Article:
The ERM Debacle and the Major Governments

Mrs Thatcher removed Geoffrey Howe as Foreign Secretary in July 1989 after he and Lawson had forced her to agree to a plan for the UK to join the European Exchange Rate Mechanism (ERM). Britain joined the ERM in October 1990. The arrangements worked in a broadly satisfactory manner until 1992.  The system effectively broke down in 1992 following sustained attacks on the value of certain weaker currencies.  Several countries including the United Kingdom and Italy and Ireland, were forced out of the mechanism.  Ireland took a further 10 per cent devaluation of its currency. The mechanism continued but the currency fluctuation band was expanded from 2.25 per cent to 15 per cent either side of a central target.

The Euroscepticism in the Conservative party was reinforced by the dramatic failure of UK membership of the European exchange rate mechanism in September 1992. As in Ireland, the economy rebounded very strongly from the effective devaluation which seemed strongly to vindicate Margaret Thatcher’s opposition to the UK joining the mechanism. It was a particularly bitter memory for many Eurosceptics that the immediate cause of her removal from office was her resistance to the ERM and the unfolding and increasingly federal nature of the European Union.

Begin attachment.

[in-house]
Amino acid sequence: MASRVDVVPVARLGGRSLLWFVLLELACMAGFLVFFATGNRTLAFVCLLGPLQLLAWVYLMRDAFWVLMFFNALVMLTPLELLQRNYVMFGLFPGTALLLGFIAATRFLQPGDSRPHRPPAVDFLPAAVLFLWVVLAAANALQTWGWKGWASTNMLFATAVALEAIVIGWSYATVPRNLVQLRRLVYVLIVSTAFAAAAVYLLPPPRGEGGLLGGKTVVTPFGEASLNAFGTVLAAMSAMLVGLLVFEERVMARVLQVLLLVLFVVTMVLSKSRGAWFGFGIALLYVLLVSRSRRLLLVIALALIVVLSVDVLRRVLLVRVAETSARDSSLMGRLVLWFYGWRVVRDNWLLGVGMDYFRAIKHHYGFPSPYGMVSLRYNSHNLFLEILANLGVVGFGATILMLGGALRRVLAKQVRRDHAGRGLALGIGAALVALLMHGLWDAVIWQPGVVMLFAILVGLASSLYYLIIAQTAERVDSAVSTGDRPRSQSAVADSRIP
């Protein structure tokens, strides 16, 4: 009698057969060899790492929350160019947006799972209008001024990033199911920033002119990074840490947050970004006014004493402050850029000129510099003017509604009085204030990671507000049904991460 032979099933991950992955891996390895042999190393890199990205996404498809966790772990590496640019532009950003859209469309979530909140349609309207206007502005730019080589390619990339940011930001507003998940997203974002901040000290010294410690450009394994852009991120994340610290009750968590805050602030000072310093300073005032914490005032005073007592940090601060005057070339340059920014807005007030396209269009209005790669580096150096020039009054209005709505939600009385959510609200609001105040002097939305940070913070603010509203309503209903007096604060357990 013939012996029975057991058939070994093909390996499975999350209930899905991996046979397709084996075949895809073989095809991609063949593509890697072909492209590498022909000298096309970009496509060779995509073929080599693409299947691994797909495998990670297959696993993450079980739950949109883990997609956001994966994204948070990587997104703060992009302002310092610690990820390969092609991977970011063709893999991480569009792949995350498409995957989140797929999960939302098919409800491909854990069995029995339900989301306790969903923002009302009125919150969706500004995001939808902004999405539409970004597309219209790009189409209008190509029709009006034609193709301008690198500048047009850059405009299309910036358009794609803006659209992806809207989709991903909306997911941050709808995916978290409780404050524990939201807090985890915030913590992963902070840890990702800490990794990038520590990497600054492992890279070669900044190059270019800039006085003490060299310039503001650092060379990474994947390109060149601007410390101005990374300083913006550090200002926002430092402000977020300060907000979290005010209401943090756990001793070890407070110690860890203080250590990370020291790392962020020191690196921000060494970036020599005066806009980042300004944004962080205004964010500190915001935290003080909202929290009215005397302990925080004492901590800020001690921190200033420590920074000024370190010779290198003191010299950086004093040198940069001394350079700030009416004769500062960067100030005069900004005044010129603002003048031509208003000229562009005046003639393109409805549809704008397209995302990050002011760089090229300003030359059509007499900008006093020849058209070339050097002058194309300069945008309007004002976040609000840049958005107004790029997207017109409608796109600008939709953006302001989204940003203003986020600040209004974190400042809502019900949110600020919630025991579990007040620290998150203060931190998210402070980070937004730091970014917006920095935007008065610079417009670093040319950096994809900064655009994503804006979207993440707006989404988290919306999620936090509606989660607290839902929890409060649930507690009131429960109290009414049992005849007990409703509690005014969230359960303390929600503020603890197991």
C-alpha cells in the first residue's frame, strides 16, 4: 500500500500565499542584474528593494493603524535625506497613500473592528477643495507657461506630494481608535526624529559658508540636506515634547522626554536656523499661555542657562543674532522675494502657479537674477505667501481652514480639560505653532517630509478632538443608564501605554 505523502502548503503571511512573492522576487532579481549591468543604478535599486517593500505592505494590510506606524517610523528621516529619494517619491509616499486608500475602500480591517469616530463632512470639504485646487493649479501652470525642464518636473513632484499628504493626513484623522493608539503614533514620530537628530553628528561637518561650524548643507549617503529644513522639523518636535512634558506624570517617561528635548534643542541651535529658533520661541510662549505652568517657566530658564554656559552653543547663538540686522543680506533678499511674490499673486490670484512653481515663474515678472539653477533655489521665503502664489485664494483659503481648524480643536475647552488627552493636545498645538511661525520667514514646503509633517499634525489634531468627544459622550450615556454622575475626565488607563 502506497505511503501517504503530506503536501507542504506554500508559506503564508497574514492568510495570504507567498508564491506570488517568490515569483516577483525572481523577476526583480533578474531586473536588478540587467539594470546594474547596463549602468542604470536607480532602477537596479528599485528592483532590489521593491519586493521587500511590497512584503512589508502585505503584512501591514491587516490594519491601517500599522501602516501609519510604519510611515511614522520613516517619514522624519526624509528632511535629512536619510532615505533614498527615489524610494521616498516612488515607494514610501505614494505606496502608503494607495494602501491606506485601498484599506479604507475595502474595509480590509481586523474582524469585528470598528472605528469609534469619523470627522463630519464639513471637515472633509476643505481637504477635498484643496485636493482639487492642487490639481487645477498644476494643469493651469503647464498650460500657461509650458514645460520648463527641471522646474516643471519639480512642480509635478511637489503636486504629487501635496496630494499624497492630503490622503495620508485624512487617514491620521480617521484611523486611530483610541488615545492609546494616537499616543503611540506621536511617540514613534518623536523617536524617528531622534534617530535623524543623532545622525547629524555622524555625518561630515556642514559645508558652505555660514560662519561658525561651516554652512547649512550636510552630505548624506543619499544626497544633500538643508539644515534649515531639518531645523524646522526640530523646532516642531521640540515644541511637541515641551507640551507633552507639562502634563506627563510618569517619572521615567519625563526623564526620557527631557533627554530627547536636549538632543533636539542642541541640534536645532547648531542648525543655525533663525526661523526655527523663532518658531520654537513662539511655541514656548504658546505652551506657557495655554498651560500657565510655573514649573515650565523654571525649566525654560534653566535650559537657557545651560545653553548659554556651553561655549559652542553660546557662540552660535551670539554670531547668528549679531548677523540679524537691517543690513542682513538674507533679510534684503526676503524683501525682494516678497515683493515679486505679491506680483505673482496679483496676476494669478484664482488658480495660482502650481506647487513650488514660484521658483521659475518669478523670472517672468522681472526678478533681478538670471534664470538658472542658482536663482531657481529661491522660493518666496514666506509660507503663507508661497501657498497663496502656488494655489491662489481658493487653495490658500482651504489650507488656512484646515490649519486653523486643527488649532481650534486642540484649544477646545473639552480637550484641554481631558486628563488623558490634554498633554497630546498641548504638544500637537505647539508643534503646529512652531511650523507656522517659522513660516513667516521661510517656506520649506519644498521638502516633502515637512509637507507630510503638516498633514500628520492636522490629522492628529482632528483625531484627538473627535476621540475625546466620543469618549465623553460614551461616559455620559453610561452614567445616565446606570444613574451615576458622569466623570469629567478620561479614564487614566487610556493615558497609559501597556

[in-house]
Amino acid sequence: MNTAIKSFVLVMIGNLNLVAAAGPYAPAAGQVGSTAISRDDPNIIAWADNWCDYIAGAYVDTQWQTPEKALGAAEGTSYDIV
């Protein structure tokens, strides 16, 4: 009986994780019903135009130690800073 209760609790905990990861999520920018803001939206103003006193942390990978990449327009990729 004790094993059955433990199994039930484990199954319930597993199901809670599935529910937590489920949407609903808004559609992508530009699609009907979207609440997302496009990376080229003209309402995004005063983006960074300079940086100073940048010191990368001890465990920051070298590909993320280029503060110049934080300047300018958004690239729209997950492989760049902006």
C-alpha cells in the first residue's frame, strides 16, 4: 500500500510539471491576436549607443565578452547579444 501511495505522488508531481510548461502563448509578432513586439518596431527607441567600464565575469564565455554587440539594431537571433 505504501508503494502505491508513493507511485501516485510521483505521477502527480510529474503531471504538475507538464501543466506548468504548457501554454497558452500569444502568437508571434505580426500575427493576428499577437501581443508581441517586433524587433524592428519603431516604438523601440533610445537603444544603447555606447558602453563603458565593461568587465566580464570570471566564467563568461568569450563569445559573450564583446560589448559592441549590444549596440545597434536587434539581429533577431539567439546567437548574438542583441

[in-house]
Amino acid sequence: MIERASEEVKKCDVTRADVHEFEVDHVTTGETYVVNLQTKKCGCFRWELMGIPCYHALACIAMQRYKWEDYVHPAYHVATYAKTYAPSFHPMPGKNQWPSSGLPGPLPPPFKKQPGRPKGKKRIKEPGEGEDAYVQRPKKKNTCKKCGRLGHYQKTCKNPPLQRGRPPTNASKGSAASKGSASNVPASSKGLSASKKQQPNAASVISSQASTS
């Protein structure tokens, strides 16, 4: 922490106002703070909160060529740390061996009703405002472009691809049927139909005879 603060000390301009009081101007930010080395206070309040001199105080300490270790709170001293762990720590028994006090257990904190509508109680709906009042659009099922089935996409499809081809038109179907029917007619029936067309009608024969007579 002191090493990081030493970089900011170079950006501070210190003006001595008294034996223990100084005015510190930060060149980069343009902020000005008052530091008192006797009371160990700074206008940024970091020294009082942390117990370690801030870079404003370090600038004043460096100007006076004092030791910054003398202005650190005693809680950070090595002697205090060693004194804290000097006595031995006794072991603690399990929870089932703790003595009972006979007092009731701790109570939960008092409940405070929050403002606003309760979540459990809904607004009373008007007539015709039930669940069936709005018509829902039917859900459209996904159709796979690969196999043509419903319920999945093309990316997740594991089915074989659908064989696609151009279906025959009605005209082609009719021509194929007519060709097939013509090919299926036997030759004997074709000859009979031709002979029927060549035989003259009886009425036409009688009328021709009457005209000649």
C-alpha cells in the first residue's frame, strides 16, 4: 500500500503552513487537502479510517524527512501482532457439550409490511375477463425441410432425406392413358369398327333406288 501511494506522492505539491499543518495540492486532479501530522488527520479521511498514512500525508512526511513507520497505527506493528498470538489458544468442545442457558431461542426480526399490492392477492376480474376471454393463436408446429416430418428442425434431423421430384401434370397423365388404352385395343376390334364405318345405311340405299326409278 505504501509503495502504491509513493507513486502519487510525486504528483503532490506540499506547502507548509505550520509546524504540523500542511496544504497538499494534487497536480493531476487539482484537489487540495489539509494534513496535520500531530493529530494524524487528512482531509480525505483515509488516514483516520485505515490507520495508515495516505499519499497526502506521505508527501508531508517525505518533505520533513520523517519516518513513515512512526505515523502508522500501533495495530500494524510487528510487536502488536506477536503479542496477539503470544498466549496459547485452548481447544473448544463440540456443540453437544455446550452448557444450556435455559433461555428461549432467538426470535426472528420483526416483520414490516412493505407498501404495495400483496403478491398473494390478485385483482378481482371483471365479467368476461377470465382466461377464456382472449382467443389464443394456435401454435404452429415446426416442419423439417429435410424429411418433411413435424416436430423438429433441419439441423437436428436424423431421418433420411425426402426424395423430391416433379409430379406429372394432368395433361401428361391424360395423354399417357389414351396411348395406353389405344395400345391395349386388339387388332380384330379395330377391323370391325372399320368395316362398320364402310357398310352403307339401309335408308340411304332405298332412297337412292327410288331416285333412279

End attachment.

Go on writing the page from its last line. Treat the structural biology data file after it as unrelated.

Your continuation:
The UK Conservative government of John Major which had recently been re-elected, never recovered the loss of public support following the UK’s ignominious exit from the European exchange mechanism on so-called black Wednesday 1992 despite running a full five-year term.

Eurosceptic Conservative MP Bill Cash established a foundation to fund legal challenges to the government. The anti-Federalist league was established, which ultimately led to the creation of the UK Independence Party (UKIP). Some of the rebels left the Conservative party to join that party including some of those who later served as leader.

The Maastricht treaty rebels continued to harass John Major’s government on European issues and came close to bringing it down on three occasions. In 1995, John Major resigned and called an early leadership election to reimpose authority which he won. Infighting in his government continued until the end of its five-year term.